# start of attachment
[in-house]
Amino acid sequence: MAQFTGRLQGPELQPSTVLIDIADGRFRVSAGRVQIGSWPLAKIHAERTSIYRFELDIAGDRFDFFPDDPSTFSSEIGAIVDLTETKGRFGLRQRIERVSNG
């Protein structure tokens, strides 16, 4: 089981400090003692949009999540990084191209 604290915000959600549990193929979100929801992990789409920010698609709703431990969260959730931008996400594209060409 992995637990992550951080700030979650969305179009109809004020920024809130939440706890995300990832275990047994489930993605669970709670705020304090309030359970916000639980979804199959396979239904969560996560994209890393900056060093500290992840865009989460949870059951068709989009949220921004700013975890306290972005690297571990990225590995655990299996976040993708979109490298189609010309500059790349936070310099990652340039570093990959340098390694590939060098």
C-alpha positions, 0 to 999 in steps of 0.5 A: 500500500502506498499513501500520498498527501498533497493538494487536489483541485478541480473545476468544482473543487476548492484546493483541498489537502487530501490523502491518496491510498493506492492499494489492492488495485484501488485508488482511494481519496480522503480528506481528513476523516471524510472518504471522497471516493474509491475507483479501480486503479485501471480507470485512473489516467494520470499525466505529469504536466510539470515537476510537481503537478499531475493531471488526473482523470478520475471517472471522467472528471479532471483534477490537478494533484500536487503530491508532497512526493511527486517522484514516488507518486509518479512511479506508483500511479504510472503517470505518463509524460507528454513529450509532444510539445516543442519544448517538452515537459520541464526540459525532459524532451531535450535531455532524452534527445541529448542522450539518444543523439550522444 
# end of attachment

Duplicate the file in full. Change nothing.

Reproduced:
[in-house]
Amino acid sequence: MAQFTGRLQGPELQPSTVLIDIADGRFRVSAGRVQIGSWPLAKIHAERTSIYRFELDIAGDRFDFFPDDPSTFSSEIGAIVDLTETKGRFGLRQRIERVSNG
């Protein structure tokens, strides 16, 4: 089981400090003692949009999540990084191209 604290915000959600549990193929979100929801992990789409920010698609709703431990969260959730931008996400594209060409 992995637990992550951080700030979650969305179009109809004020920024809130939440706890995300990832275990047994489930993605669970709670705020304090309030359970916000639980979804199959396979239904969560996560994209890393900056060093500290992840865009989460949870059951068709989009949220921004700013975890306290972005690297571990990225590995655990299996976040993708979109490298189609010309500059790349936070310099990652340039570093990959340098390694590939060098």
C-alpha positions, 0 to 999 in steps of 0.5 A: 500500500502506498499513501500520498498527501498533497493538494487536489483541485478541480473545476468544482473543487476548492484546493483541498489537502487530501490523502491518496491510498493506492492499494489492492488495485484501488485508488482511494481519496480522503480528506481528513476523516471524510472518504471522497471516493474509491475507483479501480486503479485501471480507470485512473489516467494520470499525466505529469504536466510539470515537476510537481503537478499531475493531471488526473482523470478520475471517472471522467472528471479532471483534477490537478494533484500536487503530491508532497512526493511527486517522484514516488507518486509518479512511479506508483500511479504510472503517470505518463509524460507528454513529450509532444510539445516543442519544448517538452515537459520541464526540459525532459524532451531535450535531455532524452534527445541529448542522450539518444543523439550522444 